at Jean Albano, through October 17
Gladys Nilsson: A Print Survey
at Printworks, through October 10
at Byron Roche, through October 17
By Fred Camper
The myth of the artist as the true creator of the world has preoccupied Gladys Nilsson off and on for more than two decades and still animates her recent watercolors and prints. In Her Source–one of 16 new watercolors at Jean Albano (there are also five acrylic-and-collage works)–an artist holds a photograph of some hills in one hand while painting with the other. Photo-realism is not this artist’s intent, however: her absurdly steep, phallic mountains look nothing like the photo’s rolling hills, though they do echo the artist’s pointy breasts. Moreover, the mountains seem to be taking over the composition, apparently painted over a wide band of the artist’s space on the right. Nilsson further underlines artists’ power by including another, smaller painting that shows another artist whose arm and palette extend beyond the painting’s lower border into the larger though still fictive world.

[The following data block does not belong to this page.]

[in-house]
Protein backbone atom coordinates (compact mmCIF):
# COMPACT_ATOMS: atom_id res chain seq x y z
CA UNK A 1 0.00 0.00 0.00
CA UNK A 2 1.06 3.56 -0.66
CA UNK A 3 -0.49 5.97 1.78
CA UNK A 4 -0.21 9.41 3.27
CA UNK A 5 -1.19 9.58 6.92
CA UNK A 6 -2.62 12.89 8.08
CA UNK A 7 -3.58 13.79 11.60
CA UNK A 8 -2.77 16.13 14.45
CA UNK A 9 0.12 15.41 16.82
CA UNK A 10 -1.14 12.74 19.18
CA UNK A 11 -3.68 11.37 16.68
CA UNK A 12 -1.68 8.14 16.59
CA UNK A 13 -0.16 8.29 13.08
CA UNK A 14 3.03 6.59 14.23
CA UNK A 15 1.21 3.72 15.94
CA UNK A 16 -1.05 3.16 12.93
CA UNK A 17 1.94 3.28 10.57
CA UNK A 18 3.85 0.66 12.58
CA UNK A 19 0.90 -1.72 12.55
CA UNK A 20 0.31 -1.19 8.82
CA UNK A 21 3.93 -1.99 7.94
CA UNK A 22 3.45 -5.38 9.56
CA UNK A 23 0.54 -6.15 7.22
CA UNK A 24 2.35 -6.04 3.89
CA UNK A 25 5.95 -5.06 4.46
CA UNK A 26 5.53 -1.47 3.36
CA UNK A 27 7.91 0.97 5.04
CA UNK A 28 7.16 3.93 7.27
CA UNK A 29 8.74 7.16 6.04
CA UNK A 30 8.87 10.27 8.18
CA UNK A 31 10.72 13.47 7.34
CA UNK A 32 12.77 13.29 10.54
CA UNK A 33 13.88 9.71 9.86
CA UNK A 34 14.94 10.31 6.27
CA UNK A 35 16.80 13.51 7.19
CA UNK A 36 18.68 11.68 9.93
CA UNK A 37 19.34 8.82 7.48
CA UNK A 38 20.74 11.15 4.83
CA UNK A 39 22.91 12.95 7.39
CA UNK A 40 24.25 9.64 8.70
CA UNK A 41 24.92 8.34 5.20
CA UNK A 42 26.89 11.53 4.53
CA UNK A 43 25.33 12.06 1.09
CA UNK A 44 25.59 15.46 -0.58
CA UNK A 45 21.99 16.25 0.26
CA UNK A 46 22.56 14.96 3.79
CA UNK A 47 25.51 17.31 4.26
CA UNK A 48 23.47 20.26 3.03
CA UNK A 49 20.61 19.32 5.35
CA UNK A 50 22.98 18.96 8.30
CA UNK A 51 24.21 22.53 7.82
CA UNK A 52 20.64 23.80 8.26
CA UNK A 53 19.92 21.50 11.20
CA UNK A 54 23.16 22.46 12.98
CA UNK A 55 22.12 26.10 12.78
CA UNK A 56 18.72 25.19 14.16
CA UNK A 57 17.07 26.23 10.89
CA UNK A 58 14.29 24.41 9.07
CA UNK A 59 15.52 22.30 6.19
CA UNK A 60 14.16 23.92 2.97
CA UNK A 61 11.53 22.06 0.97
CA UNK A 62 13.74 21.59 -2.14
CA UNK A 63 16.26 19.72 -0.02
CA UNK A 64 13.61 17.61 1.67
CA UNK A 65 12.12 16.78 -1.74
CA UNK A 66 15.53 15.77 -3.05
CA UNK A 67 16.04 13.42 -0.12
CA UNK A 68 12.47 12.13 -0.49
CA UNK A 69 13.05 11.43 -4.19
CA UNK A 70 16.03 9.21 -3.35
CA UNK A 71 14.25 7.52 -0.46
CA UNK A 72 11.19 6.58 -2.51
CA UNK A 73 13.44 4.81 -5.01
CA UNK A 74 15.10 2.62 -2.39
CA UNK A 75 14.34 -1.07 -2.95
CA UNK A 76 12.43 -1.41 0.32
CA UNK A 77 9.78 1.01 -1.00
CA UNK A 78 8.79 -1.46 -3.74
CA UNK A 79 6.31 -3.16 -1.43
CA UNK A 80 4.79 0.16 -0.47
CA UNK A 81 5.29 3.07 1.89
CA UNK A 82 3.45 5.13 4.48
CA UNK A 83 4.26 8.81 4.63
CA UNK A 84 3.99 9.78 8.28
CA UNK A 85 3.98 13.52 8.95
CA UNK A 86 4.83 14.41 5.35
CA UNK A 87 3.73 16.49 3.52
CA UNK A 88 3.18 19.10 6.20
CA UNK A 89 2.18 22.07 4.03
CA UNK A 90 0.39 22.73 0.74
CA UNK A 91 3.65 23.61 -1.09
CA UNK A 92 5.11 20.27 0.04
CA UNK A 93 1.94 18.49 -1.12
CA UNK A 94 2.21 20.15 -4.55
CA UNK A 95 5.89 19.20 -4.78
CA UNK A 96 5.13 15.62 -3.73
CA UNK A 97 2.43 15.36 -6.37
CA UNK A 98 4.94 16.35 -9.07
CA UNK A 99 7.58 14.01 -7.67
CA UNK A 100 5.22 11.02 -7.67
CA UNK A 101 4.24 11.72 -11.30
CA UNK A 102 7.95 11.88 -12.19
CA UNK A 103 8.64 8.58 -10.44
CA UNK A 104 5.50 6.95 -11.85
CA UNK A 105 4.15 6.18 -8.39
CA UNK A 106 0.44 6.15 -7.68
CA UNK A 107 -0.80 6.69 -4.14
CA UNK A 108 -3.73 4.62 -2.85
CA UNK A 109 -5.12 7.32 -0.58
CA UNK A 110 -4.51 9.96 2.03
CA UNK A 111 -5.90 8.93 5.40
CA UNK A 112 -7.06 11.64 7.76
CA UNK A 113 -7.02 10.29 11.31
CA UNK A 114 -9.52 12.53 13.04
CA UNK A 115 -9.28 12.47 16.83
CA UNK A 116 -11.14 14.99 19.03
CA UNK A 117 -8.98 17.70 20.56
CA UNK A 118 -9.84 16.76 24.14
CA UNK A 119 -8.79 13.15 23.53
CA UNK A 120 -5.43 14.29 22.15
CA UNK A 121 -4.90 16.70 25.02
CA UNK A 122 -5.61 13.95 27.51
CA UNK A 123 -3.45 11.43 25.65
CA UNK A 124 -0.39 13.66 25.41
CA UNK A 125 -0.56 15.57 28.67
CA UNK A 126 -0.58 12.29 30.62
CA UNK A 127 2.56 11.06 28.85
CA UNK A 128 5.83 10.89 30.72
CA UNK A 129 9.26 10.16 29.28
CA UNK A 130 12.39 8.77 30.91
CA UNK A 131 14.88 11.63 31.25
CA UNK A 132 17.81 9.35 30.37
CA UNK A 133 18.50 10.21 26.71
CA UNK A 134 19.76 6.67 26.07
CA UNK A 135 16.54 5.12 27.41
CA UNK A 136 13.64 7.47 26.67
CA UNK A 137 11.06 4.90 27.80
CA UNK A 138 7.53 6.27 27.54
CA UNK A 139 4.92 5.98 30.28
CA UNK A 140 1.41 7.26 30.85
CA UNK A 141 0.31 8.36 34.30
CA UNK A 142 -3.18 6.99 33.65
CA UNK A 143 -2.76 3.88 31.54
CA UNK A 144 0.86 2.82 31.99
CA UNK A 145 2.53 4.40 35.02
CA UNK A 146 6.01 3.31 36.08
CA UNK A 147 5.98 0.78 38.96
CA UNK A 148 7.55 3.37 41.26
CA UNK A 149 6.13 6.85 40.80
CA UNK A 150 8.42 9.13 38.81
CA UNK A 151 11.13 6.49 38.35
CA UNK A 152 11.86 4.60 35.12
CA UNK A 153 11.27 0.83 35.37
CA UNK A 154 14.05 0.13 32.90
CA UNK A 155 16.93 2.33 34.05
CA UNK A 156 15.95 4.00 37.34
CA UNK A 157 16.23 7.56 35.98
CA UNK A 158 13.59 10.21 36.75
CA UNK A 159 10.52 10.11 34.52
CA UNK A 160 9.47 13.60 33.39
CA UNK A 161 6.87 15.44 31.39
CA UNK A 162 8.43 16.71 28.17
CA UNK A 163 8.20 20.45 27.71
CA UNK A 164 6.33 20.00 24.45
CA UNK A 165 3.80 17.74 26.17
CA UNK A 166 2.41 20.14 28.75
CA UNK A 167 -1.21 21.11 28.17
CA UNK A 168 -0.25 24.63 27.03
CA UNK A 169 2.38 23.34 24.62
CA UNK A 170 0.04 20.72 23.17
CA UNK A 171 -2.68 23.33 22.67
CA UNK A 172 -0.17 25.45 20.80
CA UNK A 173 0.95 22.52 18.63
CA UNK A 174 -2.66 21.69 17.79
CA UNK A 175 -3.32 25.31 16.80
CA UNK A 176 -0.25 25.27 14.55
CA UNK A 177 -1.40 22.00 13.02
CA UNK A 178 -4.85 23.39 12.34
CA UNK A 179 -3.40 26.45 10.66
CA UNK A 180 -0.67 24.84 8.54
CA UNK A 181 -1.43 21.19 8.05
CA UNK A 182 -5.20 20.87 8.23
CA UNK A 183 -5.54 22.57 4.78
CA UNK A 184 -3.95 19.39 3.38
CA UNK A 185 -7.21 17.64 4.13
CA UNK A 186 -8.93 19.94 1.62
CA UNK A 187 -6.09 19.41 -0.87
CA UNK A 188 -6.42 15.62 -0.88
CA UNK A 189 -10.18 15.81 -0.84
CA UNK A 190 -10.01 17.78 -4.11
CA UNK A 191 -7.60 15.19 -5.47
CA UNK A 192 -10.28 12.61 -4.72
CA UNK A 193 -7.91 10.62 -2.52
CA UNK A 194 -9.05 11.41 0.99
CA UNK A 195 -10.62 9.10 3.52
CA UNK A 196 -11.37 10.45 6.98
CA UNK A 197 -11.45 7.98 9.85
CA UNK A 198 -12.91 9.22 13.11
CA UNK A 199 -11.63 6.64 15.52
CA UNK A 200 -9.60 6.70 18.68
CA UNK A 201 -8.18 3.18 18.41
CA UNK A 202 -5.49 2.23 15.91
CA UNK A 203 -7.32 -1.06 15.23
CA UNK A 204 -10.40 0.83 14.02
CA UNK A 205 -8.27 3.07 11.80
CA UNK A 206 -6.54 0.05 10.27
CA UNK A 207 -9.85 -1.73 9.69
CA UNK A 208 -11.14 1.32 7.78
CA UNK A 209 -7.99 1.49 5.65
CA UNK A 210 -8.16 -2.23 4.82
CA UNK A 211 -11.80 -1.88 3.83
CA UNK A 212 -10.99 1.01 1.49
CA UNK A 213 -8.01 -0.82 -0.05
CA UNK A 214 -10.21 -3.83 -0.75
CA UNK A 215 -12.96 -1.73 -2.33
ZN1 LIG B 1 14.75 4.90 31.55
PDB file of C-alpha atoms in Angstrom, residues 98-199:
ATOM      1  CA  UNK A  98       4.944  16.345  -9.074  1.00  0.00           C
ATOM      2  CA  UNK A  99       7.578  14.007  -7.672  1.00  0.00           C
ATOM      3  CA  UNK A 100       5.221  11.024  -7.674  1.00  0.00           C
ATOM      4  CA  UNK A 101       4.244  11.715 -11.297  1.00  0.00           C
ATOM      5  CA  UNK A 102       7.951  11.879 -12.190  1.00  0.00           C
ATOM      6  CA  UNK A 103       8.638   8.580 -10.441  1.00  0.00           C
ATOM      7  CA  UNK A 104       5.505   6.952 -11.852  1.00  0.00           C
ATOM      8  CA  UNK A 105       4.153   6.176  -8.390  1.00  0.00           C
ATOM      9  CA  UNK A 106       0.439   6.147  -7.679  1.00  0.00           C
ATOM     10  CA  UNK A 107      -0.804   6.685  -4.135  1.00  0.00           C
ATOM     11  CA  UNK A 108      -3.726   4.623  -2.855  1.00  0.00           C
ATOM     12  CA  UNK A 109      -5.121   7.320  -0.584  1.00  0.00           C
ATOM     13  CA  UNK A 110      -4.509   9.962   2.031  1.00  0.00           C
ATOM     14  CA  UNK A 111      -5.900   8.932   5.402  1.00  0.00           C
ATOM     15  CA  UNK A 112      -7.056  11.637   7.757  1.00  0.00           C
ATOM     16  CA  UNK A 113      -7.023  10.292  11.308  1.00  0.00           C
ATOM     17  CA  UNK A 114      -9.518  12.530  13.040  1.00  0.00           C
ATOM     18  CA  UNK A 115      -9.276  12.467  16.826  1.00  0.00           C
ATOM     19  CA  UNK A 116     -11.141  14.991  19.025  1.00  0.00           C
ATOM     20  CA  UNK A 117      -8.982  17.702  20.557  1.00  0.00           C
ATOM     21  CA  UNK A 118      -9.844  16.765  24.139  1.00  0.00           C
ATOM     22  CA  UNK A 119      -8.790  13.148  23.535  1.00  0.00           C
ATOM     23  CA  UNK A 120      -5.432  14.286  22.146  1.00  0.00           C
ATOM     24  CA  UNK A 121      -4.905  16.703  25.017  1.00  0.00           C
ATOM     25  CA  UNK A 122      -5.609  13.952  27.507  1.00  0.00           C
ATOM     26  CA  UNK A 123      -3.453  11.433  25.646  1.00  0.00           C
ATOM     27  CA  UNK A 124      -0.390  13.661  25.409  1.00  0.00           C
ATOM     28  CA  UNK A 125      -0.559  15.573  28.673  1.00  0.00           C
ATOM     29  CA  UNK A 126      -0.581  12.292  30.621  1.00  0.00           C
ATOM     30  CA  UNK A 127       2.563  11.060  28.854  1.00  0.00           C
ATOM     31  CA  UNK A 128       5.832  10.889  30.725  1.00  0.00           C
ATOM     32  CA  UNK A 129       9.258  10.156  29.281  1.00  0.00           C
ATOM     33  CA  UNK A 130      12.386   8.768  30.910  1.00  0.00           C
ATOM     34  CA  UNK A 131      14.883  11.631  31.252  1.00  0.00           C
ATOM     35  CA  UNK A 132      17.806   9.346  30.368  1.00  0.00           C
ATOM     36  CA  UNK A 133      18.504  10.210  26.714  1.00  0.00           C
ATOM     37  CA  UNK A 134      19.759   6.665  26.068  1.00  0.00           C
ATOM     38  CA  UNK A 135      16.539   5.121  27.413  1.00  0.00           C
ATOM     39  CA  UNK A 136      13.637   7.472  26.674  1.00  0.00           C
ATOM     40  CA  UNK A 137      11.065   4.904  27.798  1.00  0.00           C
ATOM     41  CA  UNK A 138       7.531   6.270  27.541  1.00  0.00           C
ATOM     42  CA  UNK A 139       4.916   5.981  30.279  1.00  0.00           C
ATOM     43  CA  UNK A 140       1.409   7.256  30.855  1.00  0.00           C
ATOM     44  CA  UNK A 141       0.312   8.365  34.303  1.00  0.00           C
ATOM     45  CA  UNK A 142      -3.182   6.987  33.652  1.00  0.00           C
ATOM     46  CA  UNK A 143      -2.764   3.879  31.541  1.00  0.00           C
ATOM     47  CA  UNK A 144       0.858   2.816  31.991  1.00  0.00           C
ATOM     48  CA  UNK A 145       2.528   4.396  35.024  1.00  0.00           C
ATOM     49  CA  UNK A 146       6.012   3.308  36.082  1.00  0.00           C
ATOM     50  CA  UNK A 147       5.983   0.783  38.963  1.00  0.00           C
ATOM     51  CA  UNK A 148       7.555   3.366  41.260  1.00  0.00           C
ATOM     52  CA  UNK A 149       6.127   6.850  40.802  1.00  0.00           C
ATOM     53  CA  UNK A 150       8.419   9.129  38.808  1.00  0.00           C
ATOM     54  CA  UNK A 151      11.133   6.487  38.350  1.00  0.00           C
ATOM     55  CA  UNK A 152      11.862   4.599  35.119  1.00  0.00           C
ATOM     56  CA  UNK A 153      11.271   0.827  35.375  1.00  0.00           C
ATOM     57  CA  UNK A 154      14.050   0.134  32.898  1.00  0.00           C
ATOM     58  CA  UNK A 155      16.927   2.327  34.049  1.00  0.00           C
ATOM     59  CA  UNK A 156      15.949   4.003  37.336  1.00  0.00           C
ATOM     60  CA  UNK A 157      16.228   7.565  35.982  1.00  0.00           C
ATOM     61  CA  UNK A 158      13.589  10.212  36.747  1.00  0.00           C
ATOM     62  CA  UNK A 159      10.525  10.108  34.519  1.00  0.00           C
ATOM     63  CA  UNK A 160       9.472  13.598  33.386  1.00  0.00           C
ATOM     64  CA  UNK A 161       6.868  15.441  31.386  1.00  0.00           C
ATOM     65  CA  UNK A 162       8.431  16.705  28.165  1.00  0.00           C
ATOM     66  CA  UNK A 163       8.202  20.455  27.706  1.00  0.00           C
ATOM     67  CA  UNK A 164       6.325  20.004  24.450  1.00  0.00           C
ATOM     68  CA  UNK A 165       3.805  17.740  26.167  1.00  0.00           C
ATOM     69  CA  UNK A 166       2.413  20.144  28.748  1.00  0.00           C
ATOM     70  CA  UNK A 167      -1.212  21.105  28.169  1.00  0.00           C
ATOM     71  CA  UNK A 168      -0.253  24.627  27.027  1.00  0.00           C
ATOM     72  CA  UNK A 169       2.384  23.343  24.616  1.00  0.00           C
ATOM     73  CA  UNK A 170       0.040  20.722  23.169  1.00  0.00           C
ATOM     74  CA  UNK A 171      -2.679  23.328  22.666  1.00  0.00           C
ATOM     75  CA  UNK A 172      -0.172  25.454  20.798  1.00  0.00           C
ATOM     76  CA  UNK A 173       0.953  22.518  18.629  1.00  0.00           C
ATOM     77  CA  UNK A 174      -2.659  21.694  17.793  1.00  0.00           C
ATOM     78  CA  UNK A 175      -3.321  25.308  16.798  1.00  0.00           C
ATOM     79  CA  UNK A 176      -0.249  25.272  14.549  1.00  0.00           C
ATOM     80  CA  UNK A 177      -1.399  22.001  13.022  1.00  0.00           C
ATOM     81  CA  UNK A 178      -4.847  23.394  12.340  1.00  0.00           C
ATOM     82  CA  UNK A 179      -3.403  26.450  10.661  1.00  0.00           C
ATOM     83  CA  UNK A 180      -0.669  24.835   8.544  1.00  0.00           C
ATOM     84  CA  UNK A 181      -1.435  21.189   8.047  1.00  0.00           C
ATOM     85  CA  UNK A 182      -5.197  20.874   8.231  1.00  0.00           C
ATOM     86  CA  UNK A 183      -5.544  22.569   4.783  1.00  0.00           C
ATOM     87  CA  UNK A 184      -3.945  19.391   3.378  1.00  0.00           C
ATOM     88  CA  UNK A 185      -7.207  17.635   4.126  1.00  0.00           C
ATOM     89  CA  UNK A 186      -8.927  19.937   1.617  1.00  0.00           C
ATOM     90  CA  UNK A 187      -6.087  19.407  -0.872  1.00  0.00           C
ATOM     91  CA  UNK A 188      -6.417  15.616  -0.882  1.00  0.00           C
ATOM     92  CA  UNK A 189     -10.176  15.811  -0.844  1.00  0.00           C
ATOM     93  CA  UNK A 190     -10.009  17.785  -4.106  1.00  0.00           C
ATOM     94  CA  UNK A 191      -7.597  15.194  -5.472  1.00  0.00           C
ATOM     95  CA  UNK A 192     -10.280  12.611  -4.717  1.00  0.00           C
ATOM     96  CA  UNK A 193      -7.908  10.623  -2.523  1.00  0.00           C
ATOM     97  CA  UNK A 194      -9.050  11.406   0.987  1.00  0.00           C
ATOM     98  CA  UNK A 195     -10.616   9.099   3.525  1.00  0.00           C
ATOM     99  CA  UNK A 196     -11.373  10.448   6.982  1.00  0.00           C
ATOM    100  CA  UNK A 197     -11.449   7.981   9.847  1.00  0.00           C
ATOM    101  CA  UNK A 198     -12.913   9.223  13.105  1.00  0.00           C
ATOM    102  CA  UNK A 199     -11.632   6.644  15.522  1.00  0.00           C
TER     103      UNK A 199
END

Nilsson’s fantasy interiors and landscapes are at once exquisite and absurd, juxtaposing giants and midgets, mountain peaks with forests of mushrooms. Nilsson pays more attention to rhythm than realism, her figures unified skeins of curves that connect with other curves in the compositions. Each picture has a kind of dual presence: it’s both a completed representation of a whimsical imagined world and a picture that’s still coming into being. In the Great Outdoors shows a tiny painter standing in the midst of a beanstalk jungle; she seems too small to have created everything around her, but nevertheless she’s busily drawing a line on one of the stalks. Meanwhile a man next to her stares at her breasts while sketching them.
Many of Nilsson’s other figures are presented as artists in their way. A fisherman’s rod looks like a paintbrush dripping a long blue stream of color representing a river. A woman draws a new mouth on her chin with lipstick. In Still Life Painter a woman drops paint on an arrangement of fruit as if recoloring them. Below her arm, a miniature doorway leads to a tiny room where a carpet seems to float magically partway out the door. Like the arm and palette in Her Source, this carpet seems to be coming to life.